Tue, Mar 12, 2002 - Page 3 News List

Tang unfazed by China's protests

HIS OWN MAN The minister of national defense paid little attention to Beijing's demands that he not attend a gathering of US officials and businesses in Florida



Minister of National Defense Tang Yao-ming (湯曜明) is shrugging off China's angry demands that he skip a gathering of US officials and businesses in America, the first time in 20 years Taiwan's top military leader participated in such an event.

After arriving in St. Petersburg, Florida, on Sunday for the private US-Taiwan Business Council's convention, Tang told reporters that he wasn't worried about China's protests.

Tang told TVBS cable news, "The Republic of China is a sovereign nation. I think that as the defense minister, if a country invites me to visit, I'm going to go."

He is the first defense minister to make more than a transit stop in the US for at least 22 years.

Tang told reporters at the conference site in Tampa Bay that he did not plan to discuss specific weapons purchases such as the four Kidd-class destroyers in the pipeline, diesel-electric submarines or P-3 maritime anti-submarine aircraft.

Instead, he said he would discuss "procurement policy in general" now that the administration of US President George W. Bush has begun to treat Taiwan more like any other customer for US-built weapons.

Deputy Defense Secretary Paul Wolfowitz and Assistant Secretary of State James Kelly are also due to give keynote speeches to the conference, billed as a "defense summit" by its private organizers.

China has condemned the US for issuing a visa to Tang and said the move would damage US-China ties.

US officials in Washington said that Wolfowitz plans to meet with Tang. However, when asked on Sunday if he planned to hold talks with Wolfowitz, Tang said the only scheduled contact would be in the conference hall.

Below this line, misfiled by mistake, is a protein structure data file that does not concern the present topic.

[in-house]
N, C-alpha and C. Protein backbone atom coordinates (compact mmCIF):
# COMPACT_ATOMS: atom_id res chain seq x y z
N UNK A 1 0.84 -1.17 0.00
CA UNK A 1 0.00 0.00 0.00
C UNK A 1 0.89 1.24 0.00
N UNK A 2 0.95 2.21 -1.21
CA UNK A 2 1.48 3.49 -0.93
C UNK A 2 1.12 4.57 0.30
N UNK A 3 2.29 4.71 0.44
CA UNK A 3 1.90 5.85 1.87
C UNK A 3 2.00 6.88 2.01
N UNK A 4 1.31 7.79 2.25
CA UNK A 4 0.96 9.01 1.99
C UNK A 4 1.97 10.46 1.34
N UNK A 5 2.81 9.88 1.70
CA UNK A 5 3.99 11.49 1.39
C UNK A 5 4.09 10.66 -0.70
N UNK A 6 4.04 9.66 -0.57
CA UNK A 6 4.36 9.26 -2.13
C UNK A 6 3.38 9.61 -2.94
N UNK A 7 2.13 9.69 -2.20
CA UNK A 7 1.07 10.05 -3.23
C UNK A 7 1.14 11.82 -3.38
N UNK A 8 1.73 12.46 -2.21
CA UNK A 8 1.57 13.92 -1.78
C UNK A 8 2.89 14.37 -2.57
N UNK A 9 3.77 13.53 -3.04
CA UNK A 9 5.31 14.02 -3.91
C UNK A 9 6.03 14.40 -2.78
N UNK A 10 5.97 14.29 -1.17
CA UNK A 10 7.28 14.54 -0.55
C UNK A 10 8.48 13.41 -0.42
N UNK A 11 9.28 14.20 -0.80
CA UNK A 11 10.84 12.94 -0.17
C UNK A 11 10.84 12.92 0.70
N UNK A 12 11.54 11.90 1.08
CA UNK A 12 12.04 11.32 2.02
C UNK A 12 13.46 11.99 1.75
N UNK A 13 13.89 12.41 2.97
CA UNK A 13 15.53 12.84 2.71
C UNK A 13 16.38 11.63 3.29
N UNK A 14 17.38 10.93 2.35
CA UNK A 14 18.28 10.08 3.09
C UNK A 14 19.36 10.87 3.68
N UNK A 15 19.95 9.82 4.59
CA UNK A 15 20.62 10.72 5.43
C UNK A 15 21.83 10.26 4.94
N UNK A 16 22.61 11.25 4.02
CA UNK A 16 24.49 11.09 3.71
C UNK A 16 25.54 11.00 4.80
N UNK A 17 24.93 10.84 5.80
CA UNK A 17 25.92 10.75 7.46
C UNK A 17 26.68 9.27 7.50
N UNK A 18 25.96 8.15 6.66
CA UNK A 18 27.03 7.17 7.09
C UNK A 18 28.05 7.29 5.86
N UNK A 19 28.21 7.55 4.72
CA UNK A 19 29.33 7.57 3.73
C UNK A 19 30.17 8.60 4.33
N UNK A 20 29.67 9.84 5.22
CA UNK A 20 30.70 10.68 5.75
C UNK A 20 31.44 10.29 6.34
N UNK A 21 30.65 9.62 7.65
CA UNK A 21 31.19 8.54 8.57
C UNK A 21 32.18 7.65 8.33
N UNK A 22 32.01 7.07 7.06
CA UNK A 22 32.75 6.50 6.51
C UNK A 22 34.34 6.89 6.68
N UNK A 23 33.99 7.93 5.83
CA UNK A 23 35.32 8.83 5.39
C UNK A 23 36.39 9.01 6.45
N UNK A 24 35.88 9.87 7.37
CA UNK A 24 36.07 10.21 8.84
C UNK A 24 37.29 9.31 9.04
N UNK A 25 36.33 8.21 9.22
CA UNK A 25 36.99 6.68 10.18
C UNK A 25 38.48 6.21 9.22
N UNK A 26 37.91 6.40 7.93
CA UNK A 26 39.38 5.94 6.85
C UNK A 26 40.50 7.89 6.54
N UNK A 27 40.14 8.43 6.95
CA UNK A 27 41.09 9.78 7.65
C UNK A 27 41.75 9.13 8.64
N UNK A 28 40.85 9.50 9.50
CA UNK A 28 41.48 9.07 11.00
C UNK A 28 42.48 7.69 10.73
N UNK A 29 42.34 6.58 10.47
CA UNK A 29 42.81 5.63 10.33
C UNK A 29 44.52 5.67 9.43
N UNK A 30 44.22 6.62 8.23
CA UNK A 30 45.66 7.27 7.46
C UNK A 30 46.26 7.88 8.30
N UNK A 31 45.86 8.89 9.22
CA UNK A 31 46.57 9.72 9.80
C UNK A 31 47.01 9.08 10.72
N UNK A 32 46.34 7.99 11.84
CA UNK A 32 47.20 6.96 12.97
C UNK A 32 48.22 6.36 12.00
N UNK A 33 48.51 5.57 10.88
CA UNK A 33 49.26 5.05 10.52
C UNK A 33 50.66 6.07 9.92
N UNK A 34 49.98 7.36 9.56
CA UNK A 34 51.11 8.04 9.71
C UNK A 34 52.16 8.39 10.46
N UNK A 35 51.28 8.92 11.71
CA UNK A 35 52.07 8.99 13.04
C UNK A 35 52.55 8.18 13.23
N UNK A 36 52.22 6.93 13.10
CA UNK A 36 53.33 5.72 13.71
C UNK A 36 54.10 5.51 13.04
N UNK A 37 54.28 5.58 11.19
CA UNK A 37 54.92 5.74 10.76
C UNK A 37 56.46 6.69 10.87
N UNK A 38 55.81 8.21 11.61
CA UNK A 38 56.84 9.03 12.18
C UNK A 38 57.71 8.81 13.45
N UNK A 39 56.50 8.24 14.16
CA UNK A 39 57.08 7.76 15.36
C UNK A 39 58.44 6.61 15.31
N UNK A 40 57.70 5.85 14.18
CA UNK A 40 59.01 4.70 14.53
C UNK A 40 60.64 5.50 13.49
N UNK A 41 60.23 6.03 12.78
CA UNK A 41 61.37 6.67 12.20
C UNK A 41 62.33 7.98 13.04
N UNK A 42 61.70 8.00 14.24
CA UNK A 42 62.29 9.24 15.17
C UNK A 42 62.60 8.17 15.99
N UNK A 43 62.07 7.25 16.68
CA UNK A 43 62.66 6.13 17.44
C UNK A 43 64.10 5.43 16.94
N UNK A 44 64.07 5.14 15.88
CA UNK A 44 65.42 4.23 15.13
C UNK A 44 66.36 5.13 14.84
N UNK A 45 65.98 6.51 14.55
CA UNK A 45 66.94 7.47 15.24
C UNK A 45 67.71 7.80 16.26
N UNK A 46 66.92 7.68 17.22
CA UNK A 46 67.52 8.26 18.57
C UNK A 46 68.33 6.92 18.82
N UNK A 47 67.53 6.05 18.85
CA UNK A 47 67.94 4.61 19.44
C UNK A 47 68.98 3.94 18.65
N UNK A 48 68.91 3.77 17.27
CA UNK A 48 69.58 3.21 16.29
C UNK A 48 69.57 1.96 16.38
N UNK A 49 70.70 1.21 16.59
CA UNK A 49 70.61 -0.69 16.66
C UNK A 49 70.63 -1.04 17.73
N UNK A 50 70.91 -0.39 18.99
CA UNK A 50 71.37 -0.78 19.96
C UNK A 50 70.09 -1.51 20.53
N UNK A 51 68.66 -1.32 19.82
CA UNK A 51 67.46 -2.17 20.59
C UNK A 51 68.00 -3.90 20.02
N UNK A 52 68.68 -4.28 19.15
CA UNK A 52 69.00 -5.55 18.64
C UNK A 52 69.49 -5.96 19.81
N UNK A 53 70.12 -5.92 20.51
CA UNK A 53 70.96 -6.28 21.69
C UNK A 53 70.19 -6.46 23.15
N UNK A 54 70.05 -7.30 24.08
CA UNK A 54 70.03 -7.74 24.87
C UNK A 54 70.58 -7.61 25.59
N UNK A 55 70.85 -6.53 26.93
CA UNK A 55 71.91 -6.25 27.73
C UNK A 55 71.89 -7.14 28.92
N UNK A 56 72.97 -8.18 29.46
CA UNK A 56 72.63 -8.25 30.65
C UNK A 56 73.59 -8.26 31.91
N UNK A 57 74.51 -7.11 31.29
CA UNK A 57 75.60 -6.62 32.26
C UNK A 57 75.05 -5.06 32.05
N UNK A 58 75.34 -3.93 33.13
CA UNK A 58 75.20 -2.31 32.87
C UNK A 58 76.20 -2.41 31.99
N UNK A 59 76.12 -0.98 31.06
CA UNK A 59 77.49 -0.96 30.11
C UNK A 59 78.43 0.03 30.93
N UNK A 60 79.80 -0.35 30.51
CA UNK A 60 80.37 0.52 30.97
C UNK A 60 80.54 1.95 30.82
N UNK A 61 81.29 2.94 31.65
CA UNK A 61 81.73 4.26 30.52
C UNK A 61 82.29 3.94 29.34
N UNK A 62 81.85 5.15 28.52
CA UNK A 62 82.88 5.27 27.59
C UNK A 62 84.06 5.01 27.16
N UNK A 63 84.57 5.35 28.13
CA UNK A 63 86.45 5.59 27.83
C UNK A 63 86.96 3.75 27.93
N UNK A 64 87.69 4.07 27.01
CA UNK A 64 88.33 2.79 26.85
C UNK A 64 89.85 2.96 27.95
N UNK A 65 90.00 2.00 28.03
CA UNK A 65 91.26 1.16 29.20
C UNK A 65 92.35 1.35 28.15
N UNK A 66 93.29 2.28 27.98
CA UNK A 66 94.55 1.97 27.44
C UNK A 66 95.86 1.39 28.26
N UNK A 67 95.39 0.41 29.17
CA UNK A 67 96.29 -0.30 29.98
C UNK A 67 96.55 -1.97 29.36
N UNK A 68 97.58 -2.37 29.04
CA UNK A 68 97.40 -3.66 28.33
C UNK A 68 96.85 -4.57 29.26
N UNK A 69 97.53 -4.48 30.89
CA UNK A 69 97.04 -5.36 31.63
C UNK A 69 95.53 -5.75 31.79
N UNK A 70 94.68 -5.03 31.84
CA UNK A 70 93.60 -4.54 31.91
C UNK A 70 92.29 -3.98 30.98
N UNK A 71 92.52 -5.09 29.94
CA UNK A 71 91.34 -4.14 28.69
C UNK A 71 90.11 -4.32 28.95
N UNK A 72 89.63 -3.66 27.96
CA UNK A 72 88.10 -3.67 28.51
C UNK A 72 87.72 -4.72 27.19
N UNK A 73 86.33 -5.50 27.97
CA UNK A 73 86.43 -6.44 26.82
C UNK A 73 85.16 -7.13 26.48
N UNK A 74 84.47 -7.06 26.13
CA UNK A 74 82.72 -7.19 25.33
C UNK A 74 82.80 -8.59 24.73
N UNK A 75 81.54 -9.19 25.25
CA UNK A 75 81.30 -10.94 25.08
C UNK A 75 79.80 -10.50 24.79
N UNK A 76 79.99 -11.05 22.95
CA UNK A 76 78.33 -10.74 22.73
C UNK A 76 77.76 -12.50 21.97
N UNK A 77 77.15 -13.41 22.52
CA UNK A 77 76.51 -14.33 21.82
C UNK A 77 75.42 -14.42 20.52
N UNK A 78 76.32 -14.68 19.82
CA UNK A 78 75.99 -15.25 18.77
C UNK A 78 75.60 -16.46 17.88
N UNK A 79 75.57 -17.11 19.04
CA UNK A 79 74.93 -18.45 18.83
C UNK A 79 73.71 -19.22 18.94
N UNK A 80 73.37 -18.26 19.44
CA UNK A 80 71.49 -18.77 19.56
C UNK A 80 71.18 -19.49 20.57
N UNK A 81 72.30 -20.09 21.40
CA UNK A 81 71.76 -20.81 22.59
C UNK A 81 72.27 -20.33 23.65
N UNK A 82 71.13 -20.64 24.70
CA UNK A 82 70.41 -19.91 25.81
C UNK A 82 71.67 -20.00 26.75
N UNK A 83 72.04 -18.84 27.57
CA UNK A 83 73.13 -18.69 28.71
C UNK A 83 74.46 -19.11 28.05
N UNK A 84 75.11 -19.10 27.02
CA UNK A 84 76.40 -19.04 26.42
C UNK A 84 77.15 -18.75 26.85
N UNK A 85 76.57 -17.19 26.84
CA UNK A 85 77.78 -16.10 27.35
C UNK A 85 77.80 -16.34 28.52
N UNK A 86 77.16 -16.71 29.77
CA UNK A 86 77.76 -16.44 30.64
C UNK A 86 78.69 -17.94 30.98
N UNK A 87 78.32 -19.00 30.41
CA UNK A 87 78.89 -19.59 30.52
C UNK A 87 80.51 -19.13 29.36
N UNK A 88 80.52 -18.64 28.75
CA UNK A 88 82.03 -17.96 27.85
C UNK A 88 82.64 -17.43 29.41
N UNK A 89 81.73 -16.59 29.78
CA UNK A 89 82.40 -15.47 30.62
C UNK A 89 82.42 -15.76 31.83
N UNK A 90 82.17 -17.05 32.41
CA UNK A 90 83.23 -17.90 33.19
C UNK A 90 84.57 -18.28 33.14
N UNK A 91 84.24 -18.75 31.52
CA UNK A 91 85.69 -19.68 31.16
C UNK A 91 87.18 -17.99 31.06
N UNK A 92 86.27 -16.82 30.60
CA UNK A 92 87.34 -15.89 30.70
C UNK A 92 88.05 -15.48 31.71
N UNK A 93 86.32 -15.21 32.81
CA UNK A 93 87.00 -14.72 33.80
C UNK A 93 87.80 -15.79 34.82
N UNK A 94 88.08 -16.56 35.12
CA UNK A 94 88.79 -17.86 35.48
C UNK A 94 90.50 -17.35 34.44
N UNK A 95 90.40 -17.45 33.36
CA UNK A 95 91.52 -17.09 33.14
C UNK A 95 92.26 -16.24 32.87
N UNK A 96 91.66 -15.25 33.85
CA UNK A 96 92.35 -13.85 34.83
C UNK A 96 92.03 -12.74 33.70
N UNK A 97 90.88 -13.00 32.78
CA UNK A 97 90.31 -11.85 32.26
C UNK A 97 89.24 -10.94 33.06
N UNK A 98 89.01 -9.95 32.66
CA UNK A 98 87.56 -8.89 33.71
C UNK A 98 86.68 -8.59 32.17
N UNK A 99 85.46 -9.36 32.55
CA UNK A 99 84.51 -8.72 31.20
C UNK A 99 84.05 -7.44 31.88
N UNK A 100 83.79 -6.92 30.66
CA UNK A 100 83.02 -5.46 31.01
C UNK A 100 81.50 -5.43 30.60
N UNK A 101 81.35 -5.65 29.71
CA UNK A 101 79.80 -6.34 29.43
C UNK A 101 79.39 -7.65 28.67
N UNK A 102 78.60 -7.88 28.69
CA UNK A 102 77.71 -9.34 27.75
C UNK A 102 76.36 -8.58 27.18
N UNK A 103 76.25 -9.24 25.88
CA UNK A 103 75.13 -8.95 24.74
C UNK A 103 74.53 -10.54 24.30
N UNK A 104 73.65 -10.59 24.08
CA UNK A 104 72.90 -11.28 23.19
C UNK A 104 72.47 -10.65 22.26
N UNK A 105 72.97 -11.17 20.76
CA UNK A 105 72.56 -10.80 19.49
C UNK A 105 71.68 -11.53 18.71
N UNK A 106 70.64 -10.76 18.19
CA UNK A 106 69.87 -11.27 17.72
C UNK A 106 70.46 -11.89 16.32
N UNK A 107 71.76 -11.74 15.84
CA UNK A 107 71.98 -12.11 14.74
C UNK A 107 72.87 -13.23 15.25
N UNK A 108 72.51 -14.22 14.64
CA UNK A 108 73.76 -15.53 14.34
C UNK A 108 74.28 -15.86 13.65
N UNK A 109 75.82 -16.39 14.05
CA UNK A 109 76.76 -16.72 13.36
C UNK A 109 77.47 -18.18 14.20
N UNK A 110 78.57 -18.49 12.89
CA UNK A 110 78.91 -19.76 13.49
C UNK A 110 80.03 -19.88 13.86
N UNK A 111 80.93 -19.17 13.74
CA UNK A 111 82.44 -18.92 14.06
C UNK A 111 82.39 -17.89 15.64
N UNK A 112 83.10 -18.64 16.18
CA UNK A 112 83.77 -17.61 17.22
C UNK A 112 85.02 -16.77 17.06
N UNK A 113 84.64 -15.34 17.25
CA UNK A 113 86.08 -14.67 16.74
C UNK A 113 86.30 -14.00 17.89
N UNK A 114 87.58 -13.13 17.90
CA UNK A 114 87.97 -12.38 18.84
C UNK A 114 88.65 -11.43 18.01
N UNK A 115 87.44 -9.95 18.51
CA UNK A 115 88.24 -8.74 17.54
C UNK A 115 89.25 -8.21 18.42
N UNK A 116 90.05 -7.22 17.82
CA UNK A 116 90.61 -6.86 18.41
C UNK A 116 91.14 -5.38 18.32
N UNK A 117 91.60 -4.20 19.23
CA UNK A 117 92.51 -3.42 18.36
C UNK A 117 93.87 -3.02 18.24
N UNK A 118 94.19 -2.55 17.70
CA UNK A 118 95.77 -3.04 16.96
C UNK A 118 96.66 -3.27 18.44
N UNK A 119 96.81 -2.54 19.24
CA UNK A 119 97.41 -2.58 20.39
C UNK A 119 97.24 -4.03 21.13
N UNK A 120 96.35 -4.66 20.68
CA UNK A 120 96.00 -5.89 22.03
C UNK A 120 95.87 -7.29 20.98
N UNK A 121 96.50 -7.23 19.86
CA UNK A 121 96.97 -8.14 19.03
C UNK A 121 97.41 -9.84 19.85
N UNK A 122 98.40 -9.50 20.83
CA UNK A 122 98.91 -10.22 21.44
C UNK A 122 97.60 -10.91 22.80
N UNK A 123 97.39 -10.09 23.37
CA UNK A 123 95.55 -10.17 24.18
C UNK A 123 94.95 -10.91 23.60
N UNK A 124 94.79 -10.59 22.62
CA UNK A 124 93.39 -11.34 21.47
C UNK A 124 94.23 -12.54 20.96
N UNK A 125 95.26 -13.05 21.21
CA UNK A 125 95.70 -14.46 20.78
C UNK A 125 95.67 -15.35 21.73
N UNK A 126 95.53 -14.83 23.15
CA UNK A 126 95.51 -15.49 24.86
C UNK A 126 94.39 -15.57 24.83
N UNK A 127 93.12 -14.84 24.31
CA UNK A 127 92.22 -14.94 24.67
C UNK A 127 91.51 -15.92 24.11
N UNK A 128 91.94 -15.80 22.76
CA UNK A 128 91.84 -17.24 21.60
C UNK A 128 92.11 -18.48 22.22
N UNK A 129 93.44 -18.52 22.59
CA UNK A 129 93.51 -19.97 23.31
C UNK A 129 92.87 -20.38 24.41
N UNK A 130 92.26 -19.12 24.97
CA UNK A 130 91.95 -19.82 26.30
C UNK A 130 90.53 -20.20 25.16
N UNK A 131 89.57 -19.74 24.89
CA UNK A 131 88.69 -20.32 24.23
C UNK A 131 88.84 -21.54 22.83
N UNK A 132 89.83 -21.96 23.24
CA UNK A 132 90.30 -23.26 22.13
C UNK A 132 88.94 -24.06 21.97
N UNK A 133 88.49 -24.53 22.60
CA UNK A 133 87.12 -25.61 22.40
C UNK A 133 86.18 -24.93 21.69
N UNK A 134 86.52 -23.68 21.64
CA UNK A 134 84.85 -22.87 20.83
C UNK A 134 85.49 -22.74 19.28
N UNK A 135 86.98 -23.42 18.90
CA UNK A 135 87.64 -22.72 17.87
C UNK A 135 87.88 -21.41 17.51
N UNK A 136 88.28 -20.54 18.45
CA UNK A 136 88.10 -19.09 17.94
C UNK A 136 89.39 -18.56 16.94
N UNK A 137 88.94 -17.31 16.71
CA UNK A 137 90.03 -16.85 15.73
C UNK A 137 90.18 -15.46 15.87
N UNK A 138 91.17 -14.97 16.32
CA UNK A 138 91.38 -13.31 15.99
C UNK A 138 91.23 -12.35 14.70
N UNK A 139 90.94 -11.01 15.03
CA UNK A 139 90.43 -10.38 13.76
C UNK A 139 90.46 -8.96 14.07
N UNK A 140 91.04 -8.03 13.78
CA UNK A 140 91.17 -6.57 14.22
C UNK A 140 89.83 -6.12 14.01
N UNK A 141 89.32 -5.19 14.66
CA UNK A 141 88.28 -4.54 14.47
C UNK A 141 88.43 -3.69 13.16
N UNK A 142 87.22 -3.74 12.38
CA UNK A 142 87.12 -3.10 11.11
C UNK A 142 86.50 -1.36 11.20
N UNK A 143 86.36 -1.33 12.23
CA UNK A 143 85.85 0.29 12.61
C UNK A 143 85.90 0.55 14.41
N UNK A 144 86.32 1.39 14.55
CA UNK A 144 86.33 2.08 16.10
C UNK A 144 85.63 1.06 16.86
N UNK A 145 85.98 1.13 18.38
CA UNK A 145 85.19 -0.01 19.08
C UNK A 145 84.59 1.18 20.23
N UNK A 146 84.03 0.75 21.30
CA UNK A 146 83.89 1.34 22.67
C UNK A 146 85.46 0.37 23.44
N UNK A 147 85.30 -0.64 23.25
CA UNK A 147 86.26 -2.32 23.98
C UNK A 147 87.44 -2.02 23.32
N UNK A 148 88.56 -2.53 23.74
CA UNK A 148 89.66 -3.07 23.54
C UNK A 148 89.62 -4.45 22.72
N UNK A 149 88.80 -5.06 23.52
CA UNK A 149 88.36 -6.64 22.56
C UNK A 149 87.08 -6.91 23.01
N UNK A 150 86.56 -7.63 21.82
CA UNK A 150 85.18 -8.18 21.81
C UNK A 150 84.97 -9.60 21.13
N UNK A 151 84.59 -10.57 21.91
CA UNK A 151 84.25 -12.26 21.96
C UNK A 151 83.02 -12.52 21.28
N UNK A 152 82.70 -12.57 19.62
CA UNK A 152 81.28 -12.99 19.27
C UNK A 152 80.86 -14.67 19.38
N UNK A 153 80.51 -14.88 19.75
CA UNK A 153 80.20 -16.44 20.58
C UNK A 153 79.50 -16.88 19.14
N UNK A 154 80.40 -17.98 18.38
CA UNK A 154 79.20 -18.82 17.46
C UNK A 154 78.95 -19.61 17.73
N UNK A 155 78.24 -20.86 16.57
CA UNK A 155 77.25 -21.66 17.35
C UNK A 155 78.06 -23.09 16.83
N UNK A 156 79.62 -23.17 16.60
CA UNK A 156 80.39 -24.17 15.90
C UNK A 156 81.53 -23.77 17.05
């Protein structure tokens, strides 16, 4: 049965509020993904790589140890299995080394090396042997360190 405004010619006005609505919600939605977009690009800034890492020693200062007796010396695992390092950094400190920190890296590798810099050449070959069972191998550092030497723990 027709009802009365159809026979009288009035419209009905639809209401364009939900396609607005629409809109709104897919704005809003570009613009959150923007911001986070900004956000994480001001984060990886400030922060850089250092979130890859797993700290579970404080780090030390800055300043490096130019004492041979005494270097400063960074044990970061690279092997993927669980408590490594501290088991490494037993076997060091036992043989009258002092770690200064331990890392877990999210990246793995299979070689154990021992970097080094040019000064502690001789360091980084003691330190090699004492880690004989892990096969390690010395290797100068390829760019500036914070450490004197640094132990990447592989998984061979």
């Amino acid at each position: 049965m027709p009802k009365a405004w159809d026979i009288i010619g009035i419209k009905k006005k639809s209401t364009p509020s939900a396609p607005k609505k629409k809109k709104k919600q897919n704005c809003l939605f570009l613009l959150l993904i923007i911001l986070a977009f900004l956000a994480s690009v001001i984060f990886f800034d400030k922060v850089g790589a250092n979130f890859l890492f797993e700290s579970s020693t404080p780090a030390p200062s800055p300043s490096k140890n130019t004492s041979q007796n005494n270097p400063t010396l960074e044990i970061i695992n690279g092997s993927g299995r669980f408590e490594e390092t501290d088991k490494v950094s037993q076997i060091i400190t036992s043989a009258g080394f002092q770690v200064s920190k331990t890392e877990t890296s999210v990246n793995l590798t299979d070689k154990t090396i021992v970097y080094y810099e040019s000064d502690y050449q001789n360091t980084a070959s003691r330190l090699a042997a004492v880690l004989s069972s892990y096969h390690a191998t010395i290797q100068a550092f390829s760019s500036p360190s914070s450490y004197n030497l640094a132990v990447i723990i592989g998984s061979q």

Tang was due to address the session yesterday.

Tang's visa underlines the Bush administration's bolder stance on arms shipments than that of its predecessors, US China experts said.

"It demonstrates that the administration recognizes a growing threat to Taiwan from China's military buildup," said Larry Wortzel, director of Asian studies at the Heritage Foundation.

Retired rear admiral Eric McVadon, the US defense and naval attache in China from 1990 to 1992, said Defense Secretary Donald Rumsfeld had sent a similar message by "drastically curtailing" US military-to-military contacts with China.

"The Defense Department appears to be driving home to China that we plan to emphasize our relationship with Taiwan and are not interested in fostering warm ties with the PLA, [People's Liberation Army]," McVadon said.

The organizer of the three-day, closed-door conference is the US-Taiwan Business Council, which was founded in 1976. Its chairman is Frank Carlucci, a secretary of defense under former US president Ronald Reagan.

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